Quantitative approaches for studying cellular structures and organelle morphology in caenorhabditis elegans

Jean-Sébastien Teoh, Ming S. Soh, Joseph J. Byrne, Brent Neumann

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1 Citation (Scopus)


Defining the cellular mechanisms underlying disease is essential for the development of novel therapeutics. A strategy frequently used to unravel these mechanisms is to introduce mutations in candidate genes and qualitatively describe changes in the morphology of tissues and cellular organelles. However, qualitative descriptions may not capture subtle phenotypic differences, might misrepresent phenotypic variations across individuals in a population, and are frequently assessed subjectively. Here, quantitative approaches are described to study the morphology of tissues and organelles in the nematode Caenorhabditis elegans using laser scanning confocal microscopy combined with commercially available bio-image processing software. A quantitative analysis of phenotypes affecting synapse integrity (size and integrated fluorescence levels), muscle development (muscle cell size and myosin filament length), and mitochondrial morphology (circularity and size) was performed to understand the effects of genetic mutations on these cellular structures. These quantitative approaches are not limited to the applications described here, as they could readily be used to quantitatively assess the morphology of other tissues and organelles in the nematode, as well as in other model organisms.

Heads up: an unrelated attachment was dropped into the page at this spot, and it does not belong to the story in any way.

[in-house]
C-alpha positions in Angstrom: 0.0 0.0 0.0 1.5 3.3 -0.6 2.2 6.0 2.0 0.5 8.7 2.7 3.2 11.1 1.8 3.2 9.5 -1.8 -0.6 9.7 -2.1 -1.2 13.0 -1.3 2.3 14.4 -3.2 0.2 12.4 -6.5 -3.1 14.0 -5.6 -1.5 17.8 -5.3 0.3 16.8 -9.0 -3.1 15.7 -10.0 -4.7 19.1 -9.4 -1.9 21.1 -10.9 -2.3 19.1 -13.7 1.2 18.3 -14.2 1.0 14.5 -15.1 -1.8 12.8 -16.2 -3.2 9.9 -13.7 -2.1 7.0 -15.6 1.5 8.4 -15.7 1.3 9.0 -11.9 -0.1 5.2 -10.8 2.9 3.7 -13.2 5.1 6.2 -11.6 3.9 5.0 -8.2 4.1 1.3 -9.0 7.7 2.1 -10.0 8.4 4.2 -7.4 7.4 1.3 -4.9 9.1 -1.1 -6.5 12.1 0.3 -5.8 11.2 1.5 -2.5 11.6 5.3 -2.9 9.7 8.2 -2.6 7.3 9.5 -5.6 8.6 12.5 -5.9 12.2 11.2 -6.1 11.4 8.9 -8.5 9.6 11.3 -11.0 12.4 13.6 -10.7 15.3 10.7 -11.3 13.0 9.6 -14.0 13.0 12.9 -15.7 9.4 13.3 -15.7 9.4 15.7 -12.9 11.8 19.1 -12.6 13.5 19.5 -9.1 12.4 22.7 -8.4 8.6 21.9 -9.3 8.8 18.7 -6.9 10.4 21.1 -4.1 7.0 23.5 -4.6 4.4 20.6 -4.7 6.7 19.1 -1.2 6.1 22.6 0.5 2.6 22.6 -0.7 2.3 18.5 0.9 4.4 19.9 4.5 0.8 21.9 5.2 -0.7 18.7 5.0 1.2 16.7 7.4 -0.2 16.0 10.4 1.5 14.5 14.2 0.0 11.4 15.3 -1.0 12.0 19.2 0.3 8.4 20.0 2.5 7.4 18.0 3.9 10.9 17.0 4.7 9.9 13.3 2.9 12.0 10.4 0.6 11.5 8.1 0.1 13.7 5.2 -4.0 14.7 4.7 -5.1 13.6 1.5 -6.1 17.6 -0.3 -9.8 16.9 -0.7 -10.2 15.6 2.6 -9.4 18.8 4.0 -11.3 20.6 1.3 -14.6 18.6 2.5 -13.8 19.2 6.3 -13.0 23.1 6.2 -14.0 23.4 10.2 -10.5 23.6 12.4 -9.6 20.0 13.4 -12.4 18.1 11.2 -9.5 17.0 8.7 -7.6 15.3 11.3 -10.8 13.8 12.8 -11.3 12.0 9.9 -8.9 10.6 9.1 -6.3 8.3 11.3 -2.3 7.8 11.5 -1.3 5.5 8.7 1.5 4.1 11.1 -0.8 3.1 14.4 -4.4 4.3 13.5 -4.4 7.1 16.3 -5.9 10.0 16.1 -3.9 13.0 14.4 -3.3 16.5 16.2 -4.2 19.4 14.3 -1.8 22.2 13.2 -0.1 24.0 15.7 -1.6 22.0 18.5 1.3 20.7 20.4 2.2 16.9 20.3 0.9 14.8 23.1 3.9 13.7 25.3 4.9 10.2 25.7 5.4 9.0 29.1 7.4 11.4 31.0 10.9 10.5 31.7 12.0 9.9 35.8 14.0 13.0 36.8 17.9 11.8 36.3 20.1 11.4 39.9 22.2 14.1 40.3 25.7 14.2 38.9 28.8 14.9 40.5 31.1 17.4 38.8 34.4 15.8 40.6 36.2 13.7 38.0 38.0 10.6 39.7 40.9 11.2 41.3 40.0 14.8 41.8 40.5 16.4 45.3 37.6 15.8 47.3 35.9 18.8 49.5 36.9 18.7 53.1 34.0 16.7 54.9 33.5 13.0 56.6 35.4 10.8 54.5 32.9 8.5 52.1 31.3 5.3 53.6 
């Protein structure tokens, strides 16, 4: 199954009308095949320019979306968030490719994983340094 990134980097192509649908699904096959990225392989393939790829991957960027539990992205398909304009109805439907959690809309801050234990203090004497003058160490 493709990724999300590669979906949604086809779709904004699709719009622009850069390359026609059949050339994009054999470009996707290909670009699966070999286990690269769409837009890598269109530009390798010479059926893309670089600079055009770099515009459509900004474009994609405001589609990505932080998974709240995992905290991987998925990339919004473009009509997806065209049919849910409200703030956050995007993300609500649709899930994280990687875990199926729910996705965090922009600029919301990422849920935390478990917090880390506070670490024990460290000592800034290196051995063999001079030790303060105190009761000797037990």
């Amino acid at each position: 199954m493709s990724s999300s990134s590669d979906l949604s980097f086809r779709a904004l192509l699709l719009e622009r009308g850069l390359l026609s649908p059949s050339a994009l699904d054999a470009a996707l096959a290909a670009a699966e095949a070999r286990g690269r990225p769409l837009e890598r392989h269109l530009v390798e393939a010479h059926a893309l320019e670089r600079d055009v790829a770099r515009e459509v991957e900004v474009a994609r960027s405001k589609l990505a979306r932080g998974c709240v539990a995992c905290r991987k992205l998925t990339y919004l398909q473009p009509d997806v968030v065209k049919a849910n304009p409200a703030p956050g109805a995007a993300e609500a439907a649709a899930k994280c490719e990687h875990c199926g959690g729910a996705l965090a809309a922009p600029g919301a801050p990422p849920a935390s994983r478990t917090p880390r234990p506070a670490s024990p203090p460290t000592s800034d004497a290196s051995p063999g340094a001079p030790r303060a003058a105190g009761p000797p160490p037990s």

Original languageEnglish
Article numbere59978
JournalJournal of Visualized Experiments
Issue number149
Publication statusPublished - 1 Jul 2019


  • Biology
  • Body wall muscle
  • Caenorhabditis elegans
  • Charcot-Marie-Tooth disease
  • Imaging
  • Issue 149
  • Mitochondrial morphology
  • Myosin length
  • Quantitative measurements
  • Synaptic morphology

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